Last time I was in Delhi, the best part of the hectic one-day trip was the cab drive from airport to my office and back. In true Dhi Only One tradition, I struck up a conversation with the cabbie that left a lasting impression on me.
Once settled comfortably in the rear seat of the car, and making the necessary phone calls to all those who insist I do, I decided to pick the most mundane but sure-shot way of starting a camaraderie – the weather! Fortunately it was extremely pleasant that day for Delhi. Then we moved to the next most (ab)used topic – infrastructure issues. Nothing gets a person more charged up than someone suggesting that the infrastructure in their city looks pretty good. He will cite all the proof that he can think of to refute this claim. However, after hearing about Bangalore’s condition, he did concede that Delhi seems to be way better.
Now I thought it was time to move to more interesting topics. I told him that I have been to Delhi on very short trips, and do not know much about the city and its attractions. He immediately warmed to the subject. With a lot of animation, he said, “Madam, a day is not enough to see this city. You need at least a week. There are so many places to see here. Of course there’s the India Gate and other monuments which are beautiful. But have you been to the Buddha Gardens? The kind of flowers you see there you won’t see anywhere. It is so vast and varied that you can spend hours in there amidst nature and not get bored. I wish I could spend a lot of time there.”
I told him that I had seen the Lotus Temple from the flight and it looked stunning. He was startled. “How can you see from the plane? Is it open?” I laughed and explained about the windows. He nodded and said, “Oh, so you can see outside. But I think I would feel afraid to look down from that height!”
When I asked him whether he was from Delhi, he got nostalgic and replied, “No, my village is about 40 kms from here. It’s a small place where we grow a lot of sugarcane. Have you ever had sugarcane? It tastes great when you have it hot with rotis. I will take you to my village madam. You will really like it.”
By then my office arrived and it was time to say good-bye. But when I was leaving he said he could wait downstairs to drop me back if I wanted. We also decided that we would explore some of Delhi before heading to the airport if I had time. However that was not to be, as I got delayed in office. There was just enough time to make it back for the flight.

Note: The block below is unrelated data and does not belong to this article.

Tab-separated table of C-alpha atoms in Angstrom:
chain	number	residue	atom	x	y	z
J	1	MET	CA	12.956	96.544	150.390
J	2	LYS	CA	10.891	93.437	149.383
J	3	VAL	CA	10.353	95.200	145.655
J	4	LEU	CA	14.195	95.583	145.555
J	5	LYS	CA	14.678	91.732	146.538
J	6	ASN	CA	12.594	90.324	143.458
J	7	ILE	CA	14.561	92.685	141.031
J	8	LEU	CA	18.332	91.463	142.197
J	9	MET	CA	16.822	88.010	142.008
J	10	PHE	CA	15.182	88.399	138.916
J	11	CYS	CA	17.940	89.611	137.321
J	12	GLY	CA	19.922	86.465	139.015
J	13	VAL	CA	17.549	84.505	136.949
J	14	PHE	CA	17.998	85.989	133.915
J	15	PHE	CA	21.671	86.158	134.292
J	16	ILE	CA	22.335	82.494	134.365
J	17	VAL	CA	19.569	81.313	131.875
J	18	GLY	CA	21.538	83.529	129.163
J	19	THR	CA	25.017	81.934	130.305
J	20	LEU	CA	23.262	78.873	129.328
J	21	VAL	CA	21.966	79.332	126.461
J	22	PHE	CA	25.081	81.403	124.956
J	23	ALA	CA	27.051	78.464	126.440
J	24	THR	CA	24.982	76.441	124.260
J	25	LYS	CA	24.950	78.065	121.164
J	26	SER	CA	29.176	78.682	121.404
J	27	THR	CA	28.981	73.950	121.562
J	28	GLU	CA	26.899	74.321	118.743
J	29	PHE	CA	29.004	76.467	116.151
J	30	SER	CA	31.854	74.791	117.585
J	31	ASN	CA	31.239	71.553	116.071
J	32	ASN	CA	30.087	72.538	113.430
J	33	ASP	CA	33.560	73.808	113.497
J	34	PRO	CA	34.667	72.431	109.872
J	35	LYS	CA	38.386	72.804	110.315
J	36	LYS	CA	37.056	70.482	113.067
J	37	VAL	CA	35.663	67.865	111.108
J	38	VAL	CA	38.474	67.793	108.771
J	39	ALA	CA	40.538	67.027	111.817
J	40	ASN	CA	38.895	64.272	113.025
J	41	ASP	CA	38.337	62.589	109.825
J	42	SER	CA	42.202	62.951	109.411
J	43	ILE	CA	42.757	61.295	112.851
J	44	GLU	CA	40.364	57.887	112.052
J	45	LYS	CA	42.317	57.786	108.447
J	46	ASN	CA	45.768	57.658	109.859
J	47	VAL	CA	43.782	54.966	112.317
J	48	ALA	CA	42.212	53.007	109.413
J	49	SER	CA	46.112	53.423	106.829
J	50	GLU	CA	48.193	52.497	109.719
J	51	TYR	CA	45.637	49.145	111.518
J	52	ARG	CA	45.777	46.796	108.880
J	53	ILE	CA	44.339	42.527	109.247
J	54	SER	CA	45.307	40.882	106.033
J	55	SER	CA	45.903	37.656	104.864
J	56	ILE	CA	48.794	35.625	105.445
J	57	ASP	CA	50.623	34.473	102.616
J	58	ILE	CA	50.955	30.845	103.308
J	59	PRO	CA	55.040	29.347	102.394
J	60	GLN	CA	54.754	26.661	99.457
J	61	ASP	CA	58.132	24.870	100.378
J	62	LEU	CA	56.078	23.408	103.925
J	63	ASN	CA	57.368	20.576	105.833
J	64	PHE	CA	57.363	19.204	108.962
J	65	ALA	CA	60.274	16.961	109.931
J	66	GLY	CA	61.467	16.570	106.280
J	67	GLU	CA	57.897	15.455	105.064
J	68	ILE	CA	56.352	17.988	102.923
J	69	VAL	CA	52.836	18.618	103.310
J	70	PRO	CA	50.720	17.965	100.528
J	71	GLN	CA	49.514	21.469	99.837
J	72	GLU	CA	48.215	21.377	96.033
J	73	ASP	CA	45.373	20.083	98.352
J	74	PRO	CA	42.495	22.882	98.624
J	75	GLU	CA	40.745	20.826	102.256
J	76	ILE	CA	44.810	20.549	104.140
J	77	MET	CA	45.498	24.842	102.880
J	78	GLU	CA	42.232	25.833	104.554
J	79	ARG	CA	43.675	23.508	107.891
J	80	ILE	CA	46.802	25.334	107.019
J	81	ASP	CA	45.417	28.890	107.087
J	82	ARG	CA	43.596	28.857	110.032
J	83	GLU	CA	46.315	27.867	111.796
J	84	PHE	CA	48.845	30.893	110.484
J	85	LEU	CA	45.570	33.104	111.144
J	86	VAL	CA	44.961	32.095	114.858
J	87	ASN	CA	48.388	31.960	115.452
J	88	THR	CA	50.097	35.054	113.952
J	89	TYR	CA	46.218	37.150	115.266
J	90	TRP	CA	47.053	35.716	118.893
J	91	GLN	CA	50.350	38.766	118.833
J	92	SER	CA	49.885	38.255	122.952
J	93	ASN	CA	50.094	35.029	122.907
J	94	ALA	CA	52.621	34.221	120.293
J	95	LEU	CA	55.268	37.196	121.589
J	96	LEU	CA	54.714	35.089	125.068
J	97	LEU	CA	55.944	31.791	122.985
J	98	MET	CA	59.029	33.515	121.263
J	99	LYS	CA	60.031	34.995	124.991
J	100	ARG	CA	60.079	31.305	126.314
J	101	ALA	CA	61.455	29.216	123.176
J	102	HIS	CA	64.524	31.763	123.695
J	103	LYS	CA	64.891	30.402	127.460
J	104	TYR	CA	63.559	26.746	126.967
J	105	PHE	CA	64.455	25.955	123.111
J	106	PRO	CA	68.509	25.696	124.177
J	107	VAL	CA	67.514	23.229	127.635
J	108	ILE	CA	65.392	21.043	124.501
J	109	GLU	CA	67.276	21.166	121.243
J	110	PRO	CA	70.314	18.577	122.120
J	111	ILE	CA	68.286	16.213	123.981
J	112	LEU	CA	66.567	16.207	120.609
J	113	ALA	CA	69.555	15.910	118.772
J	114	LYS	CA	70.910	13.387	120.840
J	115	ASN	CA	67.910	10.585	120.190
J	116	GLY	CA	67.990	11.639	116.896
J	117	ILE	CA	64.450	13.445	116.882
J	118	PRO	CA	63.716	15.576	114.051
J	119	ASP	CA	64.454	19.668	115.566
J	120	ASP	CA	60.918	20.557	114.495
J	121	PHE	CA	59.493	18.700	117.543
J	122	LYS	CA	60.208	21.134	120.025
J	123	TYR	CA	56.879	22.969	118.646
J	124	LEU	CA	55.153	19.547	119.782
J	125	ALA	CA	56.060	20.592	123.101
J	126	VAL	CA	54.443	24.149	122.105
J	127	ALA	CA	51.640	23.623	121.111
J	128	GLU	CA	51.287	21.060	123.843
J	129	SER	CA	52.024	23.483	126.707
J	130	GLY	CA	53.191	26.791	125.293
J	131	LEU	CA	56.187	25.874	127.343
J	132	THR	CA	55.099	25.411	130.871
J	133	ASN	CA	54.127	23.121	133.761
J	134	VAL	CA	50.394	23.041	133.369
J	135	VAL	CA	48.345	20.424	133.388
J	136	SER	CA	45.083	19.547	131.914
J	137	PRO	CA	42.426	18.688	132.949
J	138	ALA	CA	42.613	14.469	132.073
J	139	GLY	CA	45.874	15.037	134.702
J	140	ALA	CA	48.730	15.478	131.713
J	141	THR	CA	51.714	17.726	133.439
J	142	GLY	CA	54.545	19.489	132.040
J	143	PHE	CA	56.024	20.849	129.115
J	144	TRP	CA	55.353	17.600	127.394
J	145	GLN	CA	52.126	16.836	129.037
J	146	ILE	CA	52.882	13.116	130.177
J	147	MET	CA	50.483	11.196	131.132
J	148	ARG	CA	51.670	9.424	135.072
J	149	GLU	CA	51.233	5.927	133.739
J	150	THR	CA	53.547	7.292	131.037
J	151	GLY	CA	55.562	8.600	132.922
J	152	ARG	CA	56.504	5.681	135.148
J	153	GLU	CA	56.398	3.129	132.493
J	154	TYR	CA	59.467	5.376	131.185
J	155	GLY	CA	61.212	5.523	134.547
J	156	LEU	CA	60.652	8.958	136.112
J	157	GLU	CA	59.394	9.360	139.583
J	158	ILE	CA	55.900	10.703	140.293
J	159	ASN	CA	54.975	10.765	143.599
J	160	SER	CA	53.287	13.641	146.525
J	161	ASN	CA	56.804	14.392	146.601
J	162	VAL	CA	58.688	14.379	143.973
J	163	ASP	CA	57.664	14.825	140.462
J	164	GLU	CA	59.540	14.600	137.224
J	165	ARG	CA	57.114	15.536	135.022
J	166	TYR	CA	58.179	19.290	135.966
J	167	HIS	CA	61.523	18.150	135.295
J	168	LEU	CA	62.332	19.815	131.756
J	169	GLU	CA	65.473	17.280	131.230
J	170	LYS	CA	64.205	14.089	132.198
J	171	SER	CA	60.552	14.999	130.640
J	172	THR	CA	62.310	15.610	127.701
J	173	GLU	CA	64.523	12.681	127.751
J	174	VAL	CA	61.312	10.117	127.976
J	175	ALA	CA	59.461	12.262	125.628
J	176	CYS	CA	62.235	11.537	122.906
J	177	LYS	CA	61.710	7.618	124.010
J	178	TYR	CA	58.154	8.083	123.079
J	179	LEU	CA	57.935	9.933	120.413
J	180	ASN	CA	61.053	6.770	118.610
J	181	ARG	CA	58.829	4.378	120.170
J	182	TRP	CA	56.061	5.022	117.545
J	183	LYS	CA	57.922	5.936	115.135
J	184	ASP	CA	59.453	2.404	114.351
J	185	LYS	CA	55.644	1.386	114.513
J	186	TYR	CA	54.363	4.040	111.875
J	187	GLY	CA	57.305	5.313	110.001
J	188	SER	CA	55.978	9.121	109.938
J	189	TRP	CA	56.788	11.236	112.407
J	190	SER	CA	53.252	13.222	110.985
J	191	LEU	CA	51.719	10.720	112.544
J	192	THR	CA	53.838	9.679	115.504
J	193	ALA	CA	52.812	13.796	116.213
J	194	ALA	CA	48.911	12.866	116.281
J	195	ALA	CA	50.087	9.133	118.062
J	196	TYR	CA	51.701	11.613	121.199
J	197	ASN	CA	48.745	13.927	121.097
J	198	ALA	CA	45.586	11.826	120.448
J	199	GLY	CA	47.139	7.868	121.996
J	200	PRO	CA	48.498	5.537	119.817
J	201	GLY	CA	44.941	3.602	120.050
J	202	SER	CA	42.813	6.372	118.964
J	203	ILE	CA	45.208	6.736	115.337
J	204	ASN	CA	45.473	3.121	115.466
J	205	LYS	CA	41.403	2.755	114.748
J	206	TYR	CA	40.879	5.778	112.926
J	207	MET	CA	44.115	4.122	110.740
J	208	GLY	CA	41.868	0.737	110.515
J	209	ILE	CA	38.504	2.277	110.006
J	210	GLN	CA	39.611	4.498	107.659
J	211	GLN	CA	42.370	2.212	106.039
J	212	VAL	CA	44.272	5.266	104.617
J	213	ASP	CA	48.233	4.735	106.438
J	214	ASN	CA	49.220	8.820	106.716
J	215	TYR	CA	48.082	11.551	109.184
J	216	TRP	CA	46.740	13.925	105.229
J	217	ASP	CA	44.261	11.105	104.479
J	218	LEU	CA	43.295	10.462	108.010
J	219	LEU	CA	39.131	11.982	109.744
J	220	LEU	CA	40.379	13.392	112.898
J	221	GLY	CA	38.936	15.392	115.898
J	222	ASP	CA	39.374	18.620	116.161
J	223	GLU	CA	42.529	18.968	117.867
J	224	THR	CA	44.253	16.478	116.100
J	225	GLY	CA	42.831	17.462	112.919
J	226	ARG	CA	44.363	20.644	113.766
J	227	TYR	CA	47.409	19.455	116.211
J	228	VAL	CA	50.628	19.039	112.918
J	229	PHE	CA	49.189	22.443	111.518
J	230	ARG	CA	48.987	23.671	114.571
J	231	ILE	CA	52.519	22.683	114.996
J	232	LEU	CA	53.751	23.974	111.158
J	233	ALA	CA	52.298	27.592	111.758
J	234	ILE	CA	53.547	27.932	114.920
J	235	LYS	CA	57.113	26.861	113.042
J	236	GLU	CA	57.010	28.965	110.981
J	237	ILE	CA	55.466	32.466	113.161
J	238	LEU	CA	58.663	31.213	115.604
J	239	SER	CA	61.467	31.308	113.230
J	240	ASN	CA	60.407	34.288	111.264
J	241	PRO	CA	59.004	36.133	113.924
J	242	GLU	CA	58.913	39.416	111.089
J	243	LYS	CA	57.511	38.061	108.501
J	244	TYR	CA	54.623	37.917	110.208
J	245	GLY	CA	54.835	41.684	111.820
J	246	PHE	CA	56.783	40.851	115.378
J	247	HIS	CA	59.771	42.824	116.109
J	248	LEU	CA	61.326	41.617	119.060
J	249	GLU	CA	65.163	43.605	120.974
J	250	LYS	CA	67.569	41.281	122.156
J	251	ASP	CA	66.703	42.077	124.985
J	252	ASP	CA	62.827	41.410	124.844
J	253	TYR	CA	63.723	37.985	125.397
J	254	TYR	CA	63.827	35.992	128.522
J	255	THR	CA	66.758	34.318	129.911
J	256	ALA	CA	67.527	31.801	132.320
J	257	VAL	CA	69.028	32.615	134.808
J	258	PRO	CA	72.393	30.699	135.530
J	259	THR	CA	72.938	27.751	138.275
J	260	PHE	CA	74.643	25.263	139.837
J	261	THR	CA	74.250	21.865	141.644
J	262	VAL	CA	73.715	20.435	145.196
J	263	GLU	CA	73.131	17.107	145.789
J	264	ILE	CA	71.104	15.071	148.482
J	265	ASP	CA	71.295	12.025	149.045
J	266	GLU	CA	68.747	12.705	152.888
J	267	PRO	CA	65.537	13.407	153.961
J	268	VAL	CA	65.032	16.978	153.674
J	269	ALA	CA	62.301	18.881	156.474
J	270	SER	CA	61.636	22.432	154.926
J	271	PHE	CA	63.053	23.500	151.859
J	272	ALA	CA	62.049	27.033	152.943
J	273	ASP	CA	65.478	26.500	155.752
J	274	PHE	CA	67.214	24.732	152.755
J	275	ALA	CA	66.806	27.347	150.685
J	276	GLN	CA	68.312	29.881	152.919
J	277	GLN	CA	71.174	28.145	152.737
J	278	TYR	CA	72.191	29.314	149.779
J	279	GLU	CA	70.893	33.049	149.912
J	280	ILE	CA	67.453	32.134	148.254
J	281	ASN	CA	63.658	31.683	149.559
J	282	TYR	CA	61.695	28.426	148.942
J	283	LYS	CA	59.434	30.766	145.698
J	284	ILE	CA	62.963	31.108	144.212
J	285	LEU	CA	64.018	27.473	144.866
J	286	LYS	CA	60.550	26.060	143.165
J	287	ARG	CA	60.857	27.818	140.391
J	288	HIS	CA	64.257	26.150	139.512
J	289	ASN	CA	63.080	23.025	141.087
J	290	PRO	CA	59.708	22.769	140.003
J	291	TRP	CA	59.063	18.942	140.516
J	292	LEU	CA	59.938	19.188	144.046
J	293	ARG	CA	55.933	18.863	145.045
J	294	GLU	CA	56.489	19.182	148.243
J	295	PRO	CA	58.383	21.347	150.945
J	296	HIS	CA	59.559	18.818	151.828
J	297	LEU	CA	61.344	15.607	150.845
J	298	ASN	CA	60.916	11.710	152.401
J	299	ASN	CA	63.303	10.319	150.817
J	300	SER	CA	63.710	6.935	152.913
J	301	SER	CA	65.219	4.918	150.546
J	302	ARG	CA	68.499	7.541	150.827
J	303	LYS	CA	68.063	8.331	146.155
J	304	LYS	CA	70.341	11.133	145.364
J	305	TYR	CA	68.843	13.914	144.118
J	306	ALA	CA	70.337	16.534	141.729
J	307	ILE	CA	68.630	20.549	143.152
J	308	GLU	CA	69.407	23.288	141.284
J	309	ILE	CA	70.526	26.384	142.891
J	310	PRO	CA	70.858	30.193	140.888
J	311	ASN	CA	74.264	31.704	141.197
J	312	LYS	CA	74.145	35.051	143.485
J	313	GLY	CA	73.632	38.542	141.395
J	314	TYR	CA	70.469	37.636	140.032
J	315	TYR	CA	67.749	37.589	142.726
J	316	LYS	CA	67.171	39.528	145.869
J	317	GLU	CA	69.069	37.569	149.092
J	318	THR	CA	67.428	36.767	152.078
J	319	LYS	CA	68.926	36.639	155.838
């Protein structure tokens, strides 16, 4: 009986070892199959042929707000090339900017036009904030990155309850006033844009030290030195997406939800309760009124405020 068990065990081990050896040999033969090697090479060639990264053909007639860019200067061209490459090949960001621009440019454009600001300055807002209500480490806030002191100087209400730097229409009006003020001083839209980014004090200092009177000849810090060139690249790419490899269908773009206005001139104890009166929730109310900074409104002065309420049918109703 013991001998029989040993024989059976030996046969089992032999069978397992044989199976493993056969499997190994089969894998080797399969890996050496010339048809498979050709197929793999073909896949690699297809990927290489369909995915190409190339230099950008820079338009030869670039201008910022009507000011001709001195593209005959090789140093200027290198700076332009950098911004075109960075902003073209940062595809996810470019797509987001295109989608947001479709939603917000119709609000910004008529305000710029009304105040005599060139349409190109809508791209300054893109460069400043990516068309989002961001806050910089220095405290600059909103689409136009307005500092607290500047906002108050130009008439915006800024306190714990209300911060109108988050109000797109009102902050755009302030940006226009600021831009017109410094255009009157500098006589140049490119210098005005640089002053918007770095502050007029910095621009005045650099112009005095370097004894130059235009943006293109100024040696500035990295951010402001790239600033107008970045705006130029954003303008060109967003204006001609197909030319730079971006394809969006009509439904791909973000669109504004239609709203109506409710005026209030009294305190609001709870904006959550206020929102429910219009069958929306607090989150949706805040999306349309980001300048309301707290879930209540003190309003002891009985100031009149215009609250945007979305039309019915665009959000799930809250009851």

On the return journey, we spoke about more serious topics related to family and life. I learnt that his wife and kid are in the village, and he sleeps in a shed here. He reasoned, “What is the point of renting a place to sleep? I don’t get much of that anyway. By the time I finish duty it’s mostly midnight, and I have to be up again by 5.”
When I asked him about his kids, he replied with fondness. ”They are going to school in the village”, he said. “I wish I could afford an English school for them. But there aren’t any in the village. You know, I was a teacher before I took up this job. I taught Maths and Hindi at the local government school.”
I was amazed. “Then why did you quit teaching? Isn’t it a much more respectable job? And don’t you feel proud when students you teach go out into the world and do well?” I asked him.
“Yes there is a lot of Respect in that, Madam. And I feel very happy when I see students that I teach doing extremely well. This one year, I took extra classes for two students, and they both topped the exams. I really enjoyed my work and was a very good teacher. But that is not enough these days. I would work all day long and then also take tuitions after school hours to make ends meet, and at the end of the day not be able to earn more than Rs.2000-2500. For the same kind of hard work I can earn twice as much here. I am not afraid of hard work, Madam. I can work anywhere and under any conditions. So I might as well earn more for my family. Thinking this, I came to Delhi and learnt how to drive in this past year.”
This made me think about my work hours and how much I earn from them. I felt ashamed about all the times that I had cribbed. I asked him, “Are you happy?”
He smiled, “That is a tough question to answer. If I think about it, I was managing pretty well with my teacher’s salary as well. I saved almost nothing with that and it remains the same now. I think we learn to live with however much we have.”
“This is a tough job but I’m earning more. The problem is I don’t get to see my family as often. I try to go every weekend. But my life still seems better than yours. With all the travelling you do, I suppose you don’t get to spend much time with your family. It must be difficult when both you and your husband are working.”
I was touched. Here was a person who barely got time with his family, who worked long back-breaking hours and scraped just enough to support his family, and he was concerned about someone who earns enough to afford luxuries he doesn’t even know about!
He then asked me about Bangalore and whether he could get a job here. I asked him what he would like to do. He said, “I can do anything madam. I can learn anything very quickly. As long as I can support my family. If possible, I can bring them with me as well.” I promised to look up something for him. He smiled sadly, “I know you’ll forget about me the minute you board your flight. Suddenly you’ll realize you’ve lost Raja Sharma’s number.”
So here’s my request. If any of you guys have a need for a hard-working, honest and decent human being who can learn quickly and teach you a lot about life, do let me know. I would like to call Raja Sharma and tell him I still have his number and have kept my promise.